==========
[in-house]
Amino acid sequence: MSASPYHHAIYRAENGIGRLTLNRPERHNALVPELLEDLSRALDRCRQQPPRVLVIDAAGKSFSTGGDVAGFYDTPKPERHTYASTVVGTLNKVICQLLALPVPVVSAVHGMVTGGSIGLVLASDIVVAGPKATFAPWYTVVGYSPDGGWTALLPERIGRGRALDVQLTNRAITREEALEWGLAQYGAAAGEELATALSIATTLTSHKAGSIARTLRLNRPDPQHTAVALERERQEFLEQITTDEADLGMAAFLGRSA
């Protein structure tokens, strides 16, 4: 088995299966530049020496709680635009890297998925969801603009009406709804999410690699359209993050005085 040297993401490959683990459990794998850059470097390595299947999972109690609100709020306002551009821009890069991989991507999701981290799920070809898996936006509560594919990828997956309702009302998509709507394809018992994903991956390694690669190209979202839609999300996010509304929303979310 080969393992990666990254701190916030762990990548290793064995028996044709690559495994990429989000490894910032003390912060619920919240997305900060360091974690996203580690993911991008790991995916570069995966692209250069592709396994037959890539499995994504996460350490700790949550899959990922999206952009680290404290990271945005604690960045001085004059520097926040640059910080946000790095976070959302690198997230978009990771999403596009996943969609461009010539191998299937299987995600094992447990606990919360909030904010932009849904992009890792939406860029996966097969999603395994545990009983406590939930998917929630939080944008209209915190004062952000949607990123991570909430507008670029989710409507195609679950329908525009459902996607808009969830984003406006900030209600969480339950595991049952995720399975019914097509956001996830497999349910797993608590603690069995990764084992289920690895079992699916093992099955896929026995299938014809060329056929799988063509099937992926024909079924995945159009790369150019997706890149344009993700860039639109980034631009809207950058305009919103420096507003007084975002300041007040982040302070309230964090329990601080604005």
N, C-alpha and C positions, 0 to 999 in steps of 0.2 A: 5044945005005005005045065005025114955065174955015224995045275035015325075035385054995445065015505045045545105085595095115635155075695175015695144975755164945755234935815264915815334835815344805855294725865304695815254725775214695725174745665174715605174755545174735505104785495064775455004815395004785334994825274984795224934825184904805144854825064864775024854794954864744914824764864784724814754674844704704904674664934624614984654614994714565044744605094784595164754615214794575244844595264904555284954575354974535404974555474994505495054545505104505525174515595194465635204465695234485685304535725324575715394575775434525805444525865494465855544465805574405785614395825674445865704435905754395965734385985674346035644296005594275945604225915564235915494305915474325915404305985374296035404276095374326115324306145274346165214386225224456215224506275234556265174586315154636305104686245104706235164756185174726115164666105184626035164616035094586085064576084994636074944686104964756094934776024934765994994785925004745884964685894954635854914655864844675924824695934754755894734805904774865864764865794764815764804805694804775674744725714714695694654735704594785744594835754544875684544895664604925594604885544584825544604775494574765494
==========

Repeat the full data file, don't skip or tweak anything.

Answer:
[in-house]
Amino acid sequence: MSASPYHHAIYRAENGIGRLTLNRPERHNALVPELLEDLSRALDRCRQQPPRVLVIDAAGKSFSTGGDVAGFYDTPKPERHTYASTVVGTLNKVICQLLALPVPVVSAVHGMVTGGSIGLVLASDIVVAGPKATFAPWYTVVGYSPDGGWTALLPERIGRGRALDVQLTNRAITREEALEWGLAQYGAAAGEELATALSIATTLTSHKAGSIARTLRLNRPDPQHTAVALERERQEFLEQITTDEADLGMAAFLGRSA
């Protein structure tokens, strides 16, 4: 088995299966530049020496709680635009890297998925969801603009009406709804999410690699359209993050005085 040297993401490959683990459990794998850059470097390595299947999972109690609100709020306002551009821009890069991989991507999701981290799920070809898996936006509560594919990828997956309702009302998509709507394809018992994903991956390694690669190209979202839609999300996010509304929303979310 080969393992990666990254701190916030762990990548290793064995028996044709690559495994990429989000490894910032003390912060619920919240997305900060360091974690996203580690993911991008790991995916570069995966692209250069592709396994037959890539499995994504996460350490700790949550899959990922999206952009680290404290990271945005604690960045001085004059520097926040640059910080946000790095976070959302690198997230978009990771999403596009996943969609461009010539191998299937299987995600094992447990606990919360909030904010932009849904992009890792939406860029996966097969999603395994545990009983406590939930998917929630939080944008209209915190004062952000949607990123991570909430507008670029989710409507195609679950329908525009459902996607808009969830984003406006900030209600969480339950595991049952995720399975019914097509956001996830497999349910797993608590603690069995990764084992289920690895079992699916093992099955896929026995299938014809060329056929799988063509099937992926024909079924995945159009790369150019997706890149344009993700860039639109980034631009809207950058305009919103420096507003007084975002300041007040982040302070309230964090329990601080604005």
N, C-alpha and C positions, 0 to 999 in steps of 0.2 A: 5044945005005005005045065005025114955065174955015224995045275035015325075035385054995445065015505045045545105085595095115635155075695175015695144975755164945755234935815264915815334835815344805855294725865304695815254725775214695725174745665174715605174755545174735505104785495064775455004815395004785334994825274984795224934825184904805144854825064864775024854794954864744914824764864784724814754674844704704904674664934624614984654614994714565044744605094784595164754615214794575244844595264904555284954575354974535404974555474994505495054545505104505525174515595194465635204465695234485685304535725324575715394575775434525805444525865494465855544465805574405785614395825674445865704435905754395965734385985674346035644296005594275945604225915564235915494305915474325915404305985374296035404276095374326115324306145274346165214386225224456215224506275234556265174586315154636305104686245104706235164756185174726115164666105184626035164616035094586085064576084994636074944686104964756094934776024934765994994785925004745884964685894954635854914655864844675924824695934754755894734805904774865864764865794764815764804805694804775674744725714714695694654735704594785744594835754544875684544895664604925594604885544584825544604775494574765494